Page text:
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Lawmakers mostly support surveillance programs

Lawmakers mostly support surveillance programs

The strongest criticism of President Barack Obama normally comes from the U.S. Congress, but reports the government engaged in sweeping surveillance of Americans’ phone and Internet activity left even many of his critics uncharacteristically supportive.

A few lawmakers called for probes or closed-door hearings after the reports surfaced this week and a small group introduced a bill seeking to “stop the National Security Agency from spying on citizens of the United States.”

“Our investment in protecting American lives and liberties simultaneously is not a blank check,” said Republican Senator Lisa Murkowski, who called for a “thorough vetting of this policy” on Friday.

But support for strong security measures is one of few issues that crosses Washington’s usually rigid party lines. With reactions among Republicans and Democrats mixed, there is little chance of change from Capitol Hill.

Obama staunchly defended the programs on Friday, saying they helped keep the country safe from terrorist attacks. The president noted, several times, that Congress is “fully briefed” on the data tracking activity.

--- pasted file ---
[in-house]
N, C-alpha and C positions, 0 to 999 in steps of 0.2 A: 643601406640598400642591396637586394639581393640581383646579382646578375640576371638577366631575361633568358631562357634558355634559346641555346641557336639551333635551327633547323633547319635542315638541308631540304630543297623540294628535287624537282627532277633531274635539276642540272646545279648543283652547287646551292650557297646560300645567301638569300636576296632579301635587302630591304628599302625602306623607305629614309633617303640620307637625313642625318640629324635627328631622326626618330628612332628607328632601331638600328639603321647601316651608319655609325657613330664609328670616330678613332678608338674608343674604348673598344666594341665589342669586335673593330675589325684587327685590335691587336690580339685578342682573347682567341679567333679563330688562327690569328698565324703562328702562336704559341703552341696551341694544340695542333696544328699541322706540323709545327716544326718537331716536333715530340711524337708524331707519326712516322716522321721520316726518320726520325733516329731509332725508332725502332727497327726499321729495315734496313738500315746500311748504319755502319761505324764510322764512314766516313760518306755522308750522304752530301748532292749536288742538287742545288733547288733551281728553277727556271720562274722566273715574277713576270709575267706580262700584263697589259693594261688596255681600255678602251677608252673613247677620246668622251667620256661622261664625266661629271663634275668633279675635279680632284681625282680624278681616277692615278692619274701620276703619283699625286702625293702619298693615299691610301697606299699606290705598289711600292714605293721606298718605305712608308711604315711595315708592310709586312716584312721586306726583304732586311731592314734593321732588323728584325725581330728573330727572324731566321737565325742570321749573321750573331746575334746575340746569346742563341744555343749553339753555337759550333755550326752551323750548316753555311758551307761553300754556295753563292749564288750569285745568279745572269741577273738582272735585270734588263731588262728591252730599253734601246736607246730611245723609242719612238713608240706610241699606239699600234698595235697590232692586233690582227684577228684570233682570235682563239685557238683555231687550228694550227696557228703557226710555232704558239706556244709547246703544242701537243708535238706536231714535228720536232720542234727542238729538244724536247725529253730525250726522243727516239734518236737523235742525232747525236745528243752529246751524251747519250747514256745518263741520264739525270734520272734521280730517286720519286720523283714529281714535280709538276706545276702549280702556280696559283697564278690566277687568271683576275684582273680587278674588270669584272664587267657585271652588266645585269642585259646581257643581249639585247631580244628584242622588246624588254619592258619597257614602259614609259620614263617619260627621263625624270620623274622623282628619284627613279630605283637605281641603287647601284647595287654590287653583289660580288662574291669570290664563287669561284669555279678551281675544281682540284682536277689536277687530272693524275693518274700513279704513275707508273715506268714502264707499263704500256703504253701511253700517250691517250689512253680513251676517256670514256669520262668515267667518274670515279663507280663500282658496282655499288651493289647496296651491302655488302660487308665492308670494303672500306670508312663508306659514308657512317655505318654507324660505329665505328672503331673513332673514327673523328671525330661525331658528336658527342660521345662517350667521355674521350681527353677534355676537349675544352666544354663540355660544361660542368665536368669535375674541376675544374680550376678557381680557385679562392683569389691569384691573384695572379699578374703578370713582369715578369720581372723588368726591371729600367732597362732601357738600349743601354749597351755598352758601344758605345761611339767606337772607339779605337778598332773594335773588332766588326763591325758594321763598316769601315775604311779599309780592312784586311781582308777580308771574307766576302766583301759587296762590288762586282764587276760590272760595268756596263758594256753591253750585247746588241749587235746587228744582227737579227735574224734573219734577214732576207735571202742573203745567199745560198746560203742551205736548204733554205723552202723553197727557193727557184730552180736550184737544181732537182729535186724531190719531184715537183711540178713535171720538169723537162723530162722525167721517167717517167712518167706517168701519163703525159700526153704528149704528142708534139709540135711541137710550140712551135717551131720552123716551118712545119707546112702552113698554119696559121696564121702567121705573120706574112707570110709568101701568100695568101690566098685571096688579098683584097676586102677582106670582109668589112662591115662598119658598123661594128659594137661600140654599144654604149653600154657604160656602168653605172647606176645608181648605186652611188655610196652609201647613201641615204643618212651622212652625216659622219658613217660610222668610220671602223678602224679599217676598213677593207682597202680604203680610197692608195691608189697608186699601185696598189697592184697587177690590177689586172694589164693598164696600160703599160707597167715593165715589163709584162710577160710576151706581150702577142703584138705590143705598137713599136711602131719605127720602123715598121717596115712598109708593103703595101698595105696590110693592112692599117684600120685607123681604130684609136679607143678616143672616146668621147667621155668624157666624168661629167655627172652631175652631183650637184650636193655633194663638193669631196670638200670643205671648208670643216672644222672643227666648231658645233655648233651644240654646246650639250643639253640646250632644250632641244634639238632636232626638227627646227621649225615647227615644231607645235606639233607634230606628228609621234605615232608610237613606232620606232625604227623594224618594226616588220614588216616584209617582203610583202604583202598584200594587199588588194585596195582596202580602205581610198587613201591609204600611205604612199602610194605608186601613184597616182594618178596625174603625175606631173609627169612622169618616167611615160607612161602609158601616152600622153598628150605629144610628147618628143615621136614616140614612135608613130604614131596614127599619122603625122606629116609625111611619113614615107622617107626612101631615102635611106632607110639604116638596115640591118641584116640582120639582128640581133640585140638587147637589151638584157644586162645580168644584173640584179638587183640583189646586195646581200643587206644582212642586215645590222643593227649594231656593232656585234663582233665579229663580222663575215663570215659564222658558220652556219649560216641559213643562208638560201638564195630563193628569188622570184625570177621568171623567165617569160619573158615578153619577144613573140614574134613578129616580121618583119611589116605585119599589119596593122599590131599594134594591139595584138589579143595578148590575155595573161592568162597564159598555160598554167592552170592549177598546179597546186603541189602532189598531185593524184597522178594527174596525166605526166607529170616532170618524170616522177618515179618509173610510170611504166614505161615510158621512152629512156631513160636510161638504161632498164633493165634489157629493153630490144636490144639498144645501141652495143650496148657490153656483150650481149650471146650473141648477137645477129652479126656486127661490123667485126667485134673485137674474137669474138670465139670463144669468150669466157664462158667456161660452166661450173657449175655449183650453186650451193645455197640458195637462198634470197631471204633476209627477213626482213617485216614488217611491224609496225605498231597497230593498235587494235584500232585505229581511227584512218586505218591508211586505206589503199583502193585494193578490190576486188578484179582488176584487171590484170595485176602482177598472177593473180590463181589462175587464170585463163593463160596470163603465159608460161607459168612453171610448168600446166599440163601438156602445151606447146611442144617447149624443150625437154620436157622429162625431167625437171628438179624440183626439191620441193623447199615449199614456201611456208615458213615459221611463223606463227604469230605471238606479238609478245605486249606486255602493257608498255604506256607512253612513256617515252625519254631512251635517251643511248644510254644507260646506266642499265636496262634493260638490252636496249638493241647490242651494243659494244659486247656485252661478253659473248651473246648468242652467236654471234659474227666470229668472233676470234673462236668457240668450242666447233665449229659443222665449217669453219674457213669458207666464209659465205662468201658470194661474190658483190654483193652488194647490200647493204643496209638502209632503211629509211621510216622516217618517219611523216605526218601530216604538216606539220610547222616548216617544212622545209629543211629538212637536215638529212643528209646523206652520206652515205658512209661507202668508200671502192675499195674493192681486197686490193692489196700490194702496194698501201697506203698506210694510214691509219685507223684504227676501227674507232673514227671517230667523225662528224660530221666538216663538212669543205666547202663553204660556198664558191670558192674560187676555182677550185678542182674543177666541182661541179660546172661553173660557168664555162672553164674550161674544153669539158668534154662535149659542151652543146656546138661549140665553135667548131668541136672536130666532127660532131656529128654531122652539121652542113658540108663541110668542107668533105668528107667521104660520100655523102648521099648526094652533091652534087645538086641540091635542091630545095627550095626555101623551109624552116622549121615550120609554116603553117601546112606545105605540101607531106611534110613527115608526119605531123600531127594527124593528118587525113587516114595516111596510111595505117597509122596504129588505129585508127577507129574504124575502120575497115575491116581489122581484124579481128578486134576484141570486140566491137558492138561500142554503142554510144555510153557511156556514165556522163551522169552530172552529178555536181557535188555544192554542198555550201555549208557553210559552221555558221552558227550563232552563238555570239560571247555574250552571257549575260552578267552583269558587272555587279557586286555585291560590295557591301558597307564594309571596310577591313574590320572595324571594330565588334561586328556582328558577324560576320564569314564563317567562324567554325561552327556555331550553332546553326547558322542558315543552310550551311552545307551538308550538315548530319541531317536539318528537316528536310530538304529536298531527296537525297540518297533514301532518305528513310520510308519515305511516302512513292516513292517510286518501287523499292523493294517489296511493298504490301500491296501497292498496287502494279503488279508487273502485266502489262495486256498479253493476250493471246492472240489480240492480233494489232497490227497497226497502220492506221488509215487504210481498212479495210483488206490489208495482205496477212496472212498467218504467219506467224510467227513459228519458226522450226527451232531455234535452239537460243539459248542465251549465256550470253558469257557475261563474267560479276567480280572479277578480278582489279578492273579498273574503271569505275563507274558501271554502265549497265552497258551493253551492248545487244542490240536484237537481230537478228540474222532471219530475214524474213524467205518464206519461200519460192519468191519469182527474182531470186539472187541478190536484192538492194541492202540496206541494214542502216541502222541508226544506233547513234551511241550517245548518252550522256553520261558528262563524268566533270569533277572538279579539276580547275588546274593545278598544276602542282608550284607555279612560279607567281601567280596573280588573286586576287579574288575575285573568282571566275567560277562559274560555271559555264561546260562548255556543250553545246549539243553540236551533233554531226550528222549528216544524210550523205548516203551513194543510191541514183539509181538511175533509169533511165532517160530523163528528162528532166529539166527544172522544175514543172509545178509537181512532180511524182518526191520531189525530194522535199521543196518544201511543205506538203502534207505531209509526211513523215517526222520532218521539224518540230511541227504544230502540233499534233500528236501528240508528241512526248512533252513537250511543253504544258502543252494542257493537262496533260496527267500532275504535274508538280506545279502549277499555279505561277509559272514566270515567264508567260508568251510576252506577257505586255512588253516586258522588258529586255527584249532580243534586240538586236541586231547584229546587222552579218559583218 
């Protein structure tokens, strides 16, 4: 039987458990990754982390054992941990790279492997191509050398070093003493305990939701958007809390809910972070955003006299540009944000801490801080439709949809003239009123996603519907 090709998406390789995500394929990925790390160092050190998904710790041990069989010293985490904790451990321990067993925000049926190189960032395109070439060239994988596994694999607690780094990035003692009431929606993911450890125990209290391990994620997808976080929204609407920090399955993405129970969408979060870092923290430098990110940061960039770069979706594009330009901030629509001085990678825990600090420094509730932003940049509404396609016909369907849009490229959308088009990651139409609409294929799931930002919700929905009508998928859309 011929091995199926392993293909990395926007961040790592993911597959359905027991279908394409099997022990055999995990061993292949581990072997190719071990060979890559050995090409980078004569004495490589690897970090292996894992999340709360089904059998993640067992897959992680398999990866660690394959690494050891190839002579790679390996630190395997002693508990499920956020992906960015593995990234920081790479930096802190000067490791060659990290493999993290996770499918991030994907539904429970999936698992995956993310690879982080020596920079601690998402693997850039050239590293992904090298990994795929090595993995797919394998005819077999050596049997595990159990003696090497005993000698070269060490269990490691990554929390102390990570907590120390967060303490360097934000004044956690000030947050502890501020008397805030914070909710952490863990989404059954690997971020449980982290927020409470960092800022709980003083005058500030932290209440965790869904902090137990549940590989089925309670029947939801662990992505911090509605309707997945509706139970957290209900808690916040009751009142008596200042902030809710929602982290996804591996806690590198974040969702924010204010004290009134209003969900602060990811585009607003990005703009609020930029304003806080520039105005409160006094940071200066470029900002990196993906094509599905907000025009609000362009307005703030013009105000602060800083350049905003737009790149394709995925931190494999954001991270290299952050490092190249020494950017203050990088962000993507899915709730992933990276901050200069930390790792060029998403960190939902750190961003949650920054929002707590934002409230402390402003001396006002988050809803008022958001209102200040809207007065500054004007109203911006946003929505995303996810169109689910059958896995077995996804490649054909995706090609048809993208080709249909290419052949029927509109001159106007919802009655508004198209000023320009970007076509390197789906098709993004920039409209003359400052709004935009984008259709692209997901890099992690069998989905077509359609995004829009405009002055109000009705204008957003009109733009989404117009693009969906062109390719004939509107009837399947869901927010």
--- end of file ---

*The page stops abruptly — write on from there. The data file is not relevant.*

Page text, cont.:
The disclosure left lawmakers scrambling for a response, with Republicans as well as Obama’s fellow Democrats echoing his assertion that the country has to strike a delicate balance between privacy and security concerns.

“The question is always the balance between protecting the American people, and protecting our freedoms. And so I always think we have to review that, but there’s no question that these programs have saved lives,” U.S. Senator Barbara Boxer, a California Democrat, said on Friday.

Senator Marco Rubio expressed similar concerns. “Programs like this have great utility, and on the other hand, the American people want to feel confident that their government isn’t watching them,” the Florida Republican told reporters on Thursday evening after a briefing by intelligence agencies.

The briefing reassured Senator Bob Corker, a Tennessee Republican, who called it helpful in a statement Friday.

A debate over privacy rights was stoked this week by a report in the Guardian newspaper on Thursday that the National Security Agency has been mining phone records from millions of customers of a subsidiary of Verizon Communications.